• Essential markup should not rely on JavaScript. This feels like a hard lesson in 2018 with all our fancy web apps. Going back to my first bullet point, I can be reminded that using each language for what it was intended to do can help overcome this challenge. Ask yourself, “Does this script help visitors to reach a goal faster or overcome a problem, or is it just there because it is flashy or trendy?”
  • Take caution when you’ve about to break convention. You may be breaking a solid user experience, too.

Day 25: Introduction to Accessible JavaScript

Continuing on my course of study by following the WAS Body of Knowledge (BOK), I’ve moved onto Accessible JavaScript, AJAX, and interactive content for the coming week. The BOK offers a basic list of things to consider when writing dynamic content and code:

  • Manage focus
  • Use semantic HTML
  • Keep content and its changes perceivable
  • Create device-independent event handlers
  • Consider DOM order when adding new content dynamically, and
  • Simplify events.

However, this list isn’t exhaustive, and the BOK doesn’t go into greater detail about what I need to study for or be more knowledgeable about. It does encourage me that I don’t have to be a JavaScript expert to understand the concepts, principles, and strategies for creating accessible code and content.

All that being said, I’d like to get a handle on the basic concepts provided, learn from good examples of accessible JavaScript, and discover other strategies that could be important for the WAS exam and my future as a digital accessibility consultant.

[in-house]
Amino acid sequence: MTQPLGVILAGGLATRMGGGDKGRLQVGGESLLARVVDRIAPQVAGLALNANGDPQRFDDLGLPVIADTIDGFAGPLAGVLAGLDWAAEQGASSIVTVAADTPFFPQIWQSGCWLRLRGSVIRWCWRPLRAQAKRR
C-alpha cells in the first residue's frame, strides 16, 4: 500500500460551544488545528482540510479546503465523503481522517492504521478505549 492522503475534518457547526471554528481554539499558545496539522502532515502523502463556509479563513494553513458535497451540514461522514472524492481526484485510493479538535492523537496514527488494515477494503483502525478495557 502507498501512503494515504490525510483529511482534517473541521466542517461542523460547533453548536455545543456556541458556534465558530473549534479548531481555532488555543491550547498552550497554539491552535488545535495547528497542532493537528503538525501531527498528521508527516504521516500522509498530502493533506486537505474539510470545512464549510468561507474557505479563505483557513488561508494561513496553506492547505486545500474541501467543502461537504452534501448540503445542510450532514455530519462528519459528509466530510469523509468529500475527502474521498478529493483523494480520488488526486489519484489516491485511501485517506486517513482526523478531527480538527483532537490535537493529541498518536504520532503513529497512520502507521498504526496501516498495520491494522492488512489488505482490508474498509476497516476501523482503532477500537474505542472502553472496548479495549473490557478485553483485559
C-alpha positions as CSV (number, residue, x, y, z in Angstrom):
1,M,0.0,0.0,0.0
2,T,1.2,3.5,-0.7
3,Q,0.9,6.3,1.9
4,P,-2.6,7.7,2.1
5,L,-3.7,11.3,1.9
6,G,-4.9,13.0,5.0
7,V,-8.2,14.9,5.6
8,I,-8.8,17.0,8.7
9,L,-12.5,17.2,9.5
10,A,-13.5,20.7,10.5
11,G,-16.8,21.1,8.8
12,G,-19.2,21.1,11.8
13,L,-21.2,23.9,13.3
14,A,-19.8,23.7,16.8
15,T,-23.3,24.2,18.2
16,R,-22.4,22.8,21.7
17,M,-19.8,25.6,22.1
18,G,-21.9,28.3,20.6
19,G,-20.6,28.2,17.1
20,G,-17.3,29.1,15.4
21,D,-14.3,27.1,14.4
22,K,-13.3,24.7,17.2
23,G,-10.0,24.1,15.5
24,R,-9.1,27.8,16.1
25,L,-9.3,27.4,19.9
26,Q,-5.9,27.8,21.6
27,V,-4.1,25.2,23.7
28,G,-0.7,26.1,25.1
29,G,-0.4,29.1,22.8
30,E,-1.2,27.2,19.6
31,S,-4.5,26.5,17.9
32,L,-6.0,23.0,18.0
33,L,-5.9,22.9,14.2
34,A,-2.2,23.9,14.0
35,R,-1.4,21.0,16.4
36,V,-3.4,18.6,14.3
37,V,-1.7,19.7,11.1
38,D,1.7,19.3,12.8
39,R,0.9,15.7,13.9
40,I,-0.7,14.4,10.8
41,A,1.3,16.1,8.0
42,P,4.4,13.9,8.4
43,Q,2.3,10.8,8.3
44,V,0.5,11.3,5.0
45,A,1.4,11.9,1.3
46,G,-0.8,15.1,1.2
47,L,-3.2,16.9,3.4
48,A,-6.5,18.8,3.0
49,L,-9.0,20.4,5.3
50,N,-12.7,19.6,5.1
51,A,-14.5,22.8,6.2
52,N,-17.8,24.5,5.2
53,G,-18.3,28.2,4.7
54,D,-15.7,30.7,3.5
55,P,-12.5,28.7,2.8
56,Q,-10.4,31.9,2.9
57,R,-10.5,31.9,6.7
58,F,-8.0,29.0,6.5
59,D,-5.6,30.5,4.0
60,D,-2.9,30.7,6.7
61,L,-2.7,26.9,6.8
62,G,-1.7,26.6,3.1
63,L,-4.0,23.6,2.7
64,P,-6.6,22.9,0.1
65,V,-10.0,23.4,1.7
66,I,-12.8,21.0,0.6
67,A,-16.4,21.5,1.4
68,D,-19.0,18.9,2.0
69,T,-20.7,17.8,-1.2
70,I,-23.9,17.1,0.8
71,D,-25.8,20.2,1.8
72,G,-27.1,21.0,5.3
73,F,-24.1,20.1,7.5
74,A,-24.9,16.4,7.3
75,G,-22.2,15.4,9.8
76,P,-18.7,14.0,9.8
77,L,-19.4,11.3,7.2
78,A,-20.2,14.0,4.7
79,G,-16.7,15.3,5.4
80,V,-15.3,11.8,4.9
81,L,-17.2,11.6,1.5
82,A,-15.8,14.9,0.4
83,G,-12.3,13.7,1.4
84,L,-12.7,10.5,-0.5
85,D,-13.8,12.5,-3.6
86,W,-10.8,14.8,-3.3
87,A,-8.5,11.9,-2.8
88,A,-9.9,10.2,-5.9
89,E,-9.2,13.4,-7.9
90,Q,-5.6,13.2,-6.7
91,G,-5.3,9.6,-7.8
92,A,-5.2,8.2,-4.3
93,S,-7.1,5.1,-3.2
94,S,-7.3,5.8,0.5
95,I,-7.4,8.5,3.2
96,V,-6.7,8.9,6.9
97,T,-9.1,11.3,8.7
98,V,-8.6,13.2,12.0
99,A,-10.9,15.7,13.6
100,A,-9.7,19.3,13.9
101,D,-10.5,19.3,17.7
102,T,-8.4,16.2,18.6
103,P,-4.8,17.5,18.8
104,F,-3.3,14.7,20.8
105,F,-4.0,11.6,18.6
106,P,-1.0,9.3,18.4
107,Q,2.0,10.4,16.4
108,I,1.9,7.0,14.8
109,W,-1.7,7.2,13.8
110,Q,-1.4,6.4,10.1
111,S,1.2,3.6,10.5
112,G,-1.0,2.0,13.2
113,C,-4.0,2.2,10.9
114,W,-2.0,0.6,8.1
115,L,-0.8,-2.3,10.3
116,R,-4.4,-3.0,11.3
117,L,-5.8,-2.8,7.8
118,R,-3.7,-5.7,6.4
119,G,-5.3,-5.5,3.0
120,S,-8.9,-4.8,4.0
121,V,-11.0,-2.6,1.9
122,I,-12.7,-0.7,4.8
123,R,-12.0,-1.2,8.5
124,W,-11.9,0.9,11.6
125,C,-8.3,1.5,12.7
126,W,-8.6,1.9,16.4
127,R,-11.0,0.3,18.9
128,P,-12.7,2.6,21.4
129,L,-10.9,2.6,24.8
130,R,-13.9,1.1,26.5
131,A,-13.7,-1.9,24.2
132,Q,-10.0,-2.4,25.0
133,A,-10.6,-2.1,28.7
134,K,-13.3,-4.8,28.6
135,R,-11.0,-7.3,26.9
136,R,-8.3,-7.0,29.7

Things I accomplished

I gave myself a bit of slack today since it’s Christmas Eve, and my family time is more important than my study habits during holidays. However, I did dedicate 45 minutes to remain consistent and get a jump on the next section of the BOK.

What I learned today

  • JavaScript is not inherently good or evil. Dependent upon the programmer, the use of JavaScript can create barriers or improve accessibility.
  • WCAG 2.0 requires that JavaScript, when enabled, must be accessible.
  • The Enter key doesn’t always trigger an onClick event if used on an non-link or non-control element (i.e. a div element). In those cases, the Enter or Spacebar will have to be detected for interaction.